Last April, Morrison Street’s Spider’s Web pub wrapped itself in a cocoon and closed its doors for the last time. Now, after ten months and almost three-quarters of a million pounds, the once old man pub has been reborn as Edinburgh’s newest gin bar – The Jolly Botanist.
I say newest gin bar but it could easily become my favourite. The brainchild of P&C Taverns – which owns a few other pubs across the city – stepping into The Jolly Botanist feels a bit like stepping back in time. The interior has been stripped back to leave exposed brickwork, along with faded wallpaper and murals which have a Jules Verne-esque air about them. The space is filled with big chairs, chandeliers and brick-a-brack, which give it the air of an abandoned Parisian apartment.
The bar boasts over 70 different gins, alongside a decent range of crafts beers, wines and other spirits. Unlike some other gins bars I’ve visited, the menu is extremely approachable, with each gin accompanied by a description of its flavour, its style, accompanying tonic and garnish. The team also appear to be extremely well trained and were able to advise when we were looking for something a bit different.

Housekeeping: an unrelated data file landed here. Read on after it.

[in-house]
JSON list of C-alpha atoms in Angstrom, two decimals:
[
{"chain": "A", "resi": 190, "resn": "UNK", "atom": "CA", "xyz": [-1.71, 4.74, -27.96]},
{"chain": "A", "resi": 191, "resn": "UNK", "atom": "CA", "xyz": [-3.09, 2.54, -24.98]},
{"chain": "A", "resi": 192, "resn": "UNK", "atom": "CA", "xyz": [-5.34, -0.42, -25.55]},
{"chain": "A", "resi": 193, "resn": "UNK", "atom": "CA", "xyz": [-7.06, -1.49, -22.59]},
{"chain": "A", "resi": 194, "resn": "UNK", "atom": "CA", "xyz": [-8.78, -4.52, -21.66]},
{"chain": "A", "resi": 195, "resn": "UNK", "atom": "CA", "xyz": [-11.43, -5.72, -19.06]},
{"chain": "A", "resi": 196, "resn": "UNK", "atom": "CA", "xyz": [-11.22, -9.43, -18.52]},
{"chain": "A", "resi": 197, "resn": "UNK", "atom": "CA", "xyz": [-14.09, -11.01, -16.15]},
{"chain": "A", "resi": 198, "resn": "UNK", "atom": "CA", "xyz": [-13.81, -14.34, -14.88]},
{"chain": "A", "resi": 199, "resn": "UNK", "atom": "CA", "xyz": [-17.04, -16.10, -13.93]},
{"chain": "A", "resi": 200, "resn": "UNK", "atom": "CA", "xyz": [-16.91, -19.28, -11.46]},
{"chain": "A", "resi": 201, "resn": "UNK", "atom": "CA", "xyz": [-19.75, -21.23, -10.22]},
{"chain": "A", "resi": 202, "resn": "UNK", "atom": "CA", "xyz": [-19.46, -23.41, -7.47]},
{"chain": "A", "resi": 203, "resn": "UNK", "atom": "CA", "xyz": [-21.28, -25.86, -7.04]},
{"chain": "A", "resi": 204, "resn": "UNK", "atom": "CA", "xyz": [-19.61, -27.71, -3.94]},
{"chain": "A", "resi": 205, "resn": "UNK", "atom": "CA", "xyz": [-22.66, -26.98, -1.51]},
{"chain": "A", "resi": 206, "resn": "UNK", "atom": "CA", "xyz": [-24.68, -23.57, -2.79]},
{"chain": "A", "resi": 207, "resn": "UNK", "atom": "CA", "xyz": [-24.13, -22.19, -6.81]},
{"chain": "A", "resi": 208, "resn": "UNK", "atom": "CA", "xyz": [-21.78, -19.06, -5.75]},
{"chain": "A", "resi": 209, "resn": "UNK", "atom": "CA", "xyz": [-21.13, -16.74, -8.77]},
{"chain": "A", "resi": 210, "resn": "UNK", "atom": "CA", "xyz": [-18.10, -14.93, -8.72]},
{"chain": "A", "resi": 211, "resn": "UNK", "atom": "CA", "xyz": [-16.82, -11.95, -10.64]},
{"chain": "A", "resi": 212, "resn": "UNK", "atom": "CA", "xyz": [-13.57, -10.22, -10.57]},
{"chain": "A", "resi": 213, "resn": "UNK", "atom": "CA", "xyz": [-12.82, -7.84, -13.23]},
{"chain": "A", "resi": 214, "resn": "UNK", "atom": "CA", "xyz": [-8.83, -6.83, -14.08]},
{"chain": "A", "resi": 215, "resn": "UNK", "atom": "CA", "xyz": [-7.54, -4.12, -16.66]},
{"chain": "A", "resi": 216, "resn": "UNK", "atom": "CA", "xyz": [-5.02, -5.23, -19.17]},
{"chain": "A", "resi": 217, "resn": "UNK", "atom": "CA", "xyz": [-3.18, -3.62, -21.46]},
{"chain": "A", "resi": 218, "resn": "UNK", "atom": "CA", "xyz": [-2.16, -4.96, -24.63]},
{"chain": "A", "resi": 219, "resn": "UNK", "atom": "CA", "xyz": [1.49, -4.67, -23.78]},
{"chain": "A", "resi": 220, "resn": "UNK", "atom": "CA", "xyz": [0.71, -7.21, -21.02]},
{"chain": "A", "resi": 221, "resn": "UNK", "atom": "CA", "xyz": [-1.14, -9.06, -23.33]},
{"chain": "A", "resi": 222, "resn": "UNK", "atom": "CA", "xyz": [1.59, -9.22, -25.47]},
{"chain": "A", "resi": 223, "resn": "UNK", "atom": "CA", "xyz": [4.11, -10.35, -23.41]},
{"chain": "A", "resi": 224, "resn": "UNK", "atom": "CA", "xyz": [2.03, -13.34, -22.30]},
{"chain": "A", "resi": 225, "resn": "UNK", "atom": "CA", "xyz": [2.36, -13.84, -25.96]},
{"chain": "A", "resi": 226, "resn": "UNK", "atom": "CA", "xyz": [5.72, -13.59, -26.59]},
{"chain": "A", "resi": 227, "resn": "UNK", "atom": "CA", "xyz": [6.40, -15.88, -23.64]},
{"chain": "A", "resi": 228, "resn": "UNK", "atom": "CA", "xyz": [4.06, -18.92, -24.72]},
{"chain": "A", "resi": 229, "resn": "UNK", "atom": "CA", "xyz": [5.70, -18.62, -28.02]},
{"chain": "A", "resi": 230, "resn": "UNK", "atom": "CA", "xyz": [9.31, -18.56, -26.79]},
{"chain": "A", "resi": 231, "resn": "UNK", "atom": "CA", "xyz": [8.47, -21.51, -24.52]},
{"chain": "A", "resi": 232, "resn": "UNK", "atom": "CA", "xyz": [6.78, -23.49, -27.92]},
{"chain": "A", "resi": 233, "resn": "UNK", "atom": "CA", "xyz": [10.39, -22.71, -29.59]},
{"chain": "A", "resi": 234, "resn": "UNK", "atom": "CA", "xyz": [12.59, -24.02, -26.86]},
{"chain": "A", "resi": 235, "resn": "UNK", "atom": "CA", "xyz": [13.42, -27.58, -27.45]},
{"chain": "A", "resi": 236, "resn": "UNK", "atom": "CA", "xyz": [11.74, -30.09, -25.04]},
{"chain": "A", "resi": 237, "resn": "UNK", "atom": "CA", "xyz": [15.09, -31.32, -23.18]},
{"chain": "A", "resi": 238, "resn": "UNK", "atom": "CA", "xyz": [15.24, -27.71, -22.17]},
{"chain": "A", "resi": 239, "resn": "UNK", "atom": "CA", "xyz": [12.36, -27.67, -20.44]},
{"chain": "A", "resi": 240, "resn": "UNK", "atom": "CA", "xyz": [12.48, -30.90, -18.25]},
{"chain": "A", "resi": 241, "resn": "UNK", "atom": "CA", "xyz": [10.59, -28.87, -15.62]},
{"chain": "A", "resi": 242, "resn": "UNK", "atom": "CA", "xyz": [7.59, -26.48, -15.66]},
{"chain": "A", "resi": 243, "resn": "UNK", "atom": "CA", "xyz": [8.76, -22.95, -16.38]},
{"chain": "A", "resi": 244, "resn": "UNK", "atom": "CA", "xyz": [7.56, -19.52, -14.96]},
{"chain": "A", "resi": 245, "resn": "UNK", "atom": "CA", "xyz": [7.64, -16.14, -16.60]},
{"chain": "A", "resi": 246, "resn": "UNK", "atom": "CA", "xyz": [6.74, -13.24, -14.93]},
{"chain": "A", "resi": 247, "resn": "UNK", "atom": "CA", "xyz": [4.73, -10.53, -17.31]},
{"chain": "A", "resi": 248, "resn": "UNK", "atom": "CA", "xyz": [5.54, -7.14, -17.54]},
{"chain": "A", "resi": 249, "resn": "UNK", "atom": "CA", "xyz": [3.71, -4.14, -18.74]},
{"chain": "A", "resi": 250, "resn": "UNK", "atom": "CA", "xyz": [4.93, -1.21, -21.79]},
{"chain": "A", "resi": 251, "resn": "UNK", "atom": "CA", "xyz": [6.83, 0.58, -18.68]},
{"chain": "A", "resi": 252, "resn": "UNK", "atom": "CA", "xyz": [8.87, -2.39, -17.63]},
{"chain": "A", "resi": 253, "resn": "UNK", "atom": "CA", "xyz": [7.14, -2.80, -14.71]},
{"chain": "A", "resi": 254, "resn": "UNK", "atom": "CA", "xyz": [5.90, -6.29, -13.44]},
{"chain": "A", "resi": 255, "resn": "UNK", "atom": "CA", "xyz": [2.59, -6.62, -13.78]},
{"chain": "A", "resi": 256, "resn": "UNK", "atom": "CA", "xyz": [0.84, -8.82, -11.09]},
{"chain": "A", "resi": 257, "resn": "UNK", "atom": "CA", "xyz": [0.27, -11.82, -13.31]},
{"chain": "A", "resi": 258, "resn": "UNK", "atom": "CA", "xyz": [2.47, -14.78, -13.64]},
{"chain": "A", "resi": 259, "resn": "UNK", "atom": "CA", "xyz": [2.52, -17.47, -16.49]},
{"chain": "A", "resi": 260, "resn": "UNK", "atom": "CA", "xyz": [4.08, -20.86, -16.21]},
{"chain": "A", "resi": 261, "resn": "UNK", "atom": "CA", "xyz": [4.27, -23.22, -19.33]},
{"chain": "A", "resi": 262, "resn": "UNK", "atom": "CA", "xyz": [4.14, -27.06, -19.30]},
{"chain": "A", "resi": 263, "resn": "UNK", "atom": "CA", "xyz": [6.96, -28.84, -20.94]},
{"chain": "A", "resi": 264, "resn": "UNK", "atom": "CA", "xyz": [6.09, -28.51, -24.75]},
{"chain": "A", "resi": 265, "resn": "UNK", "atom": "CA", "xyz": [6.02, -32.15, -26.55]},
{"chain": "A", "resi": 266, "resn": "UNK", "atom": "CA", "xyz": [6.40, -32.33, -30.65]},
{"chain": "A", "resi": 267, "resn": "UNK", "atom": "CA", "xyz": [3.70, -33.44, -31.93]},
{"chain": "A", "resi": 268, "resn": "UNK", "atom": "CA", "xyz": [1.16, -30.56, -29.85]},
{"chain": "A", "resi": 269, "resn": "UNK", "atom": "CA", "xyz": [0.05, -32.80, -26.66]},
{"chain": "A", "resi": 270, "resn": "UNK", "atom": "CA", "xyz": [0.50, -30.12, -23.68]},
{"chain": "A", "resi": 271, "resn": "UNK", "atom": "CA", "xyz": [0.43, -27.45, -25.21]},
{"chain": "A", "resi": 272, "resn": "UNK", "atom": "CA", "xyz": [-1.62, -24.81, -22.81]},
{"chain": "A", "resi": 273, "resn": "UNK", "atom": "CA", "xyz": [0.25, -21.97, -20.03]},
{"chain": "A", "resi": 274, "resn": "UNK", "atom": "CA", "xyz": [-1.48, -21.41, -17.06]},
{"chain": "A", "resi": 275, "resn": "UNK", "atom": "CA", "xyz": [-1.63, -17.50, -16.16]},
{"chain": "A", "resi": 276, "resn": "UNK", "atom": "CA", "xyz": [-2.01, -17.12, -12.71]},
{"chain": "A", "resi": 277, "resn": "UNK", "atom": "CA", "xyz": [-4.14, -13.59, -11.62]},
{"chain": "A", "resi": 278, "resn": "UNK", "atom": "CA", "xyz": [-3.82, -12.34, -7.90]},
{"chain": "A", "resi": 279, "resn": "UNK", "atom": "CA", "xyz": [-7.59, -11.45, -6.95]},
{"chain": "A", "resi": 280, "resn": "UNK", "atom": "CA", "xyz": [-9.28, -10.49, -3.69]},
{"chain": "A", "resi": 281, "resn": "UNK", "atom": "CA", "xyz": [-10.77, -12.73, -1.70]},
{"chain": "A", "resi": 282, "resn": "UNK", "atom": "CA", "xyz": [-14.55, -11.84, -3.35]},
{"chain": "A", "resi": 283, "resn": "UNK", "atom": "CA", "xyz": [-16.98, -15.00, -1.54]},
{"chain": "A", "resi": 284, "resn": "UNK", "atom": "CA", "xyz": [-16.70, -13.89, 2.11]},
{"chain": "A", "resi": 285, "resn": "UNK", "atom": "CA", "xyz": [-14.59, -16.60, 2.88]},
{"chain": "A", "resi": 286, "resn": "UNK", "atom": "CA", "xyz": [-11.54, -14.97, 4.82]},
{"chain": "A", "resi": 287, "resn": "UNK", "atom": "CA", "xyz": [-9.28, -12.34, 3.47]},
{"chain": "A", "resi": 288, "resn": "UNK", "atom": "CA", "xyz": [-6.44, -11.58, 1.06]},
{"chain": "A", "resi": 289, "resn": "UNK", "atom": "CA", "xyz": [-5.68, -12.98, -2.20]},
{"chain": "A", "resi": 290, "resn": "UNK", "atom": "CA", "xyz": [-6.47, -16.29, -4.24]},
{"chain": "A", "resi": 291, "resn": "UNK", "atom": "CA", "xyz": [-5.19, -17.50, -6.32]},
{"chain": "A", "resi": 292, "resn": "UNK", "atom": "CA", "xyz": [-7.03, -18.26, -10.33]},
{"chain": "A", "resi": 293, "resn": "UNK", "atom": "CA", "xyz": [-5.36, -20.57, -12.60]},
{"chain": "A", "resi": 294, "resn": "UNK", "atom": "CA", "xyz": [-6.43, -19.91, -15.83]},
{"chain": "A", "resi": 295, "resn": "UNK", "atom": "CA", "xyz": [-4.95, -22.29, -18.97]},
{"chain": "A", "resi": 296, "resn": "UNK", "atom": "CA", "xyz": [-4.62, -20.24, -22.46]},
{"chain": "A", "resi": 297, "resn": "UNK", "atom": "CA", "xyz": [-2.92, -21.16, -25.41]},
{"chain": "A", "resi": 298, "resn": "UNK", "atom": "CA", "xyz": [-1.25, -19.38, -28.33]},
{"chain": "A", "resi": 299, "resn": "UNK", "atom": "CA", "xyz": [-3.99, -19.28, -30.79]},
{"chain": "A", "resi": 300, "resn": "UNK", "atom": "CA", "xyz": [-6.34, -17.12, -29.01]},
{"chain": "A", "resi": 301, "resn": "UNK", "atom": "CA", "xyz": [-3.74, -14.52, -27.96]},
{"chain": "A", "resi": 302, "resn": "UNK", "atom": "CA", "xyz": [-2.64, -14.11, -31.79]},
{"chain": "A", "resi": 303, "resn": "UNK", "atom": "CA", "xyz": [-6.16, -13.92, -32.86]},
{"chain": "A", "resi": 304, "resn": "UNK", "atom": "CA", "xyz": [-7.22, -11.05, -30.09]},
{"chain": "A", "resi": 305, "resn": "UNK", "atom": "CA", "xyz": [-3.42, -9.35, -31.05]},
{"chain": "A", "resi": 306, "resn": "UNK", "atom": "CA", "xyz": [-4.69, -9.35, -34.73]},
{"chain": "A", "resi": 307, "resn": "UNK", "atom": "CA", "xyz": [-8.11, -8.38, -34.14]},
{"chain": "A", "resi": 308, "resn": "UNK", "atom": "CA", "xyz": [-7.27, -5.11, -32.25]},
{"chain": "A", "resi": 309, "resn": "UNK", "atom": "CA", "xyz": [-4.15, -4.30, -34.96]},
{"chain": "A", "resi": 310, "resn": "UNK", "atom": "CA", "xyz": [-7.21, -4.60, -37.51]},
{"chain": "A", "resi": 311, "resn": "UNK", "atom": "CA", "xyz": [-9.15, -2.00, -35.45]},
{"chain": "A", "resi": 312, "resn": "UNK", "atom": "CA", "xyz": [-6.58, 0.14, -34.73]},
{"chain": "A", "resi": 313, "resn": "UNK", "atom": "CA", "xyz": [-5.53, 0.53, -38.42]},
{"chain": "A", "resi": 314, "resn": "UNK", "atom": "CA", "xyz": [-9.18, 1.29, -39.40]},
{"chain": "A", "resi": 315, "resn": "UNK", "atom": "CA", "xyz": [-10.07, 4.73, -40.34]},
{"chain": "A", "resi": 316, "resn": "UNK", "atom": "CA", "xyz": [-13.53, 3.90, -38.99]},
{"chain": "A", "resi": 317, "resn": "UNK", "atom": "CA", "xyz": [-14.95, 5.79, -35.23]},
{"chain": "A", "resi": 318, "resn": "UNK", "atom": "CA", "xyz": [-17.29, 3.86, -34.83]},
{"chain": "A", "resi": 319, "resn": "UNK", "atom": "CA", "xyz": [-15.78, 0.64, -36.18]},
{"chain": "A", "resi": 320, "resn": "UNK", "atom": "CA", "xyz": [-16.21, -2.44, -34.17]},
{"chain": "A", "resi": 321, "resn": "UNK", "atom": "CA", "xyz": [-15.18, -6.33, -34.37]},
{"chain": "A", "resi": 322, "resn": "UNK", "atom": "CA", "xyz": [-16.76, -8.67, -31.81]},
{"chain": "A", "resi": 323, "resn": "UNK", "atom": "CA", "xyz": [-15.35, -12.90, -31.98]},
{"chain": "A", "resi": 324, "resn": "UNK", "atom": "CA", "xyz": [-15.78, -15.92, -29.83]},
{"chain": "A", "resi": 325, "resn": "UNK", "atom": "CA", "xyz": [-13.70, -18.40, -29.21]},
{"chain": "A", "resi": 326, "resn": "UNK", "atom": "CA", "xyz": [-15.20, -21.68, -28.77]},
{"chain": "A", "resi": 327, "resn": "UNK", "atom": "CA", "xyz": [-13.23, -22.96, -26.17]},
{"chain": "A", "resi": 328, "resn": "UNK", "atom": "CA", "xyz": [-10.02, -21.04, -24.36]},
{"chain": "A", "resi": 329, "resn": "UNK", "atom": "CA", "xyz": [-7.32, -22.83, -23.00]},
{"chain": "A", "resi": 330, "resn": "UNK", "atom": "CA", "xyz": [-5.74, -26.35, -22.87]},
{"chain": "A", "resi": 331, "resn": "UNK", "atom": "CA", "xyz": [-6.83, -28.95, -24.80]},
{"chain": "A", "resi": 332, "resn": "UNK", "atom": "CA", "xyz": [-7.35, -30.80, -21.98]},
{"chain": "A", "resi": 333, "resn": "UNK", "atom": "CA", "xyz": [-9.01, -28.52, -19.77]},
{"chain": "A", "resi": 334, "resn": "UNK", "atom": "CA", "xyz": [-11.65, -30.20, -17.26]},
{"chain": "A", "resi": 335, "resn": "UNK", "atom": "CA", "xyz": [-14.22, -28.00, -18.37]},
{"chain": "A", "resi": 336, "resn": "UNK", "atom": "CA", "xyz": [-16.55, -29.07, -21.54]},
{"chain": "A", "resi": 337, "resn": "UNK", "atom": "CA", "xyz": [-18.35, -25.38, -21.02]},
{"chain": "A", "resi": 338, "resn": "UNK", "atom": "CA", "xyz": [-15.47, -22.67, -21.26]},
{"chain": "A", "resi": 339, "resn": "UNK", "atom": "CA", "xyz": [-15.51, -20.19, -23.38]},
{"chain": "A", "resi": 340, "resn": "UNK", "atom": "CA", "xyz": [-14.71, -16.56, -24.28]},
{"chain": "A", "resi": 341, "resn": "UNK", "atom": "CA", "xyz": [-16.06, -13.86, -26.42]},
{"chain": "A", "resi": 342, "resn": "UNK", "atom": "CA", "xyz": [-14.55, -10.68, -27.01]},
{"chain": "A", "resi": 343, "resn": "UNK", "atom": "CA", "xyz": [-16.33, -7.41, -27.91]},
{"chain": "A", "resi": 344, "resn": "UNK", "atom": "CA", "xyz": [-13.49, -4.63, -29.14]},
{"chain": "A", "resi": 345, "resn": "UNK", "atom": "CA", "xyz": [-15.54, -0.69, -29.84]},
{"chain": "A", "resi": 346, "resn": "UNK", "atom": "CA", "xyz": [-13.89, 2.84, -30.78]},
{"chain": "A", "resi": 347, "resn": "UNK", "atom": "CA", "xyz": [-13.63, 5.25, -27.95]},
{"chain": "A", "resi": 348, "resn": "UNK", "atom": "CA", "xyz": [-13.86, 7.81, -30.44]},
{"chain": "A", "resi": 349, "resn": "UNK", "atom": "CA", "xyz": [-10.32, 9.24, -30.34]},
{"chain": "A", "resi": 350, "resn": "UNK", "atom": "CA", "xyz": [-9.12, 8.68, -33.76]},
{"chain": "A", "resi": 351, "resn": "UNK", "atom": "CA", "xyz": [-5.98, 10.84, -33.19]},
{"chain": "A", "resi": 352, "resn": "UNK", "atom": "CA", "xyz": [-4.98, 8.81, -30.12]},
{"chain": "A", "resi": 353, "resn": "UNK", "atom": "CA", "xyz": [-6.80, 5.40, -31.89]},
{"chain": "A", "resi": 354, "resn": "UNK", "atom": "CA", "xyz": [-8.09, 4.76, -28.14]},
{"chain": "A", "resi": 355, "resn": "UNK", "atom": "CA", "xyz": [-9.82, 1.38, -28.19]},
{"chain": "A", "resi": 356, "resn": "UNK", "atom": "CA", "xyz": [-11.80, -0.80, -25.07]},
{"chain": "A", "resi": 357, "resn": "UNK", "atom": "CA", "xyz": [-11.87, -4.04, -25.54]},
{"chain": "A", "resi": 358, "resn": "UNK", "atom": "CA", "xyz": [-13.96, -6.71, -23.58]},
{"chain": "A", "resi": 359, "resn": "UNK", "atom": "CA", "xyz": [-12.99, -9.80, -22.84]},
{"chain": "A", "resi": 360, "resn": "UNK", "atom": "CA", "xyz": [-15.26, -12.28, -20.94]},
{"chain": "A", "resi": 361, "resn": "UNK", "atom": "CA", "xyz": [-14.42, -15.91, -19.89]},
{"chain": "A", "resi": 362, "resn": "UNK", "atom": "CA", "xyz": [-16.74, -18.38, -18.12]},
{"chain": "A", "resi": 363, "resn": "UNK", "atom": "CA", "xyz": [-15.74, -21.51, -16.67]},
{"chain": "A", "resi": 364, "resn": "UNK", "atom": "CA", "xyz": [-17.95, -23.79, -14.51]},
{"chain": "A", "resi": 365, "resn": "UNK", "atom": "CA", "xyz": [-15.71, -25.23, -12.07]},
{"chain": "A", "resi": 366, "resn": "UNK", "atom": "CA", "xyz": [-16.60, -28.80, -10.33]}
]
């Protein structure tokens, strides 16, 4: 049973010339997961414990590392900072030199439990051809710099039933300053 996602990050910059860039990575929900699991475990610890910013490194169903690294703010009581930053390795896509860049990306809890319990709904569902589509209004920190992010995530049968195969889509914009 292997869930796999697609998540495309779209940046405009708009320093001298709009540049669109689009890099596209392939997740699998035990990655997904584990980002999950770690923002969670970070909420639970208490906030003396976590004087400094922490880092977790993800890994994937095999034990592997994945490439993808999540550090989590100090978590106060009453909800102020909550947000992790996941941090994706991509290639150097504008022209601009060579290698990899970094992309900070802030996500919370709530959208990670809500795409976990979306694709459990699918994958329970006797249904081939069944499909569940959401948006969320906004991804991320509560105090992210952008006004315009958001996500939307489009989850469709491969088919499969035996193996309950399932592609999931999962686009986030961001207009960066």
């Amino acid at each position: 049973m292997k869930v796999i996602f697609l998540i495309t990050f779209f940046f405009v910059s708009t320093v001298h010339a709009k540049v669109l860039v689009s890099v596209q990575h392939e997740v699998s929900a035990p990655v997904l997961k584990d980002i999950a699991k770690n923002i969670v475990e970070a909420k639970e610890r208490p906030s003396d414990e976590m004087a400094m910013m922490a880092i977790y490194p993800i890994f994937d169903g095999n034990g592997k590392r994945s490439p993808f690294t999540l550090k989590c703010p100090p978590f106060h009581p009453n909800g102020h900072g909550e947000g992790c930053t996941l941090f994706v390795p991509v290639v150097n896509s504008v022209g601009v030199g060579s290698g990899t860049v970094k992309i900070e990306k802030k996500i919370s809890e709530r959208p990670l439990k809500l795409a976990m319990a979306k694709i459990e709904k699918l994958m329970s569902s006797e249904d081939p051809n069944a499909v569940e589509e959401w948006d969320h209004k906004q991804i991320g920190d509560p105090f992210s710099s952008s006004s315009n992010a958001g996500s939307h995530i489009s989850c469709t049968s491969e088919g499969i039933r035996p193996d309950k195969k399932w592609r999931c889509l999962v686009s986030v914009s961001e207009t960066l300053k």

During the evening, we tried three different gins, all of which were mixed with Fentimans Tonic: Monkey 47 (47%), garnished with a slice of grapefruit; Chase Extra Dry (40%), which was accompanied by apple and ginger; and Hayman’s Royal Dock (57%), served simply with a slice of lemon. All were fantastic examples of the great gin currently being produced across the UK, although if I had to pluck for a favourite, it would have to be the Hayman’s Royal Dock…but maybe that’s just the level of alcohol talking!
The vast selection of G&T’s was accompanied by an impressive cocktail list, with each drink competitively priced at between £6 and £8. I plucked for an Elderflower Lime Collins, which contained Edinburgh Gin, Elderflower Liqueur and Lime Juice. The cocktail was just what I was after – a sticky, sweet, citrusy concoction, with the now famous Edinburgh Gin still able to shine though.
As we headed to the bar right after work, we had a few nibbles to help us make it through the night and the food was just as impressive as the drinks. The chips and pizza bread were simple but extremely well made and bursting with flavour. The desserts were really worth writing home about though – a sweet and fruity Eton Mess, a well assembled cheese board and one of the best cheesecakes I’ve ever tasted. If you pop your head in, I’d advise skipping the mains and heading right for the desserts.
£750k is a lot of money to invest in renovating a bar in the Haymarket. However, I can see The Jolly Botanist drawing gin lovers from far and wide, which I’m sure will leave a great big smile of its owner’s face.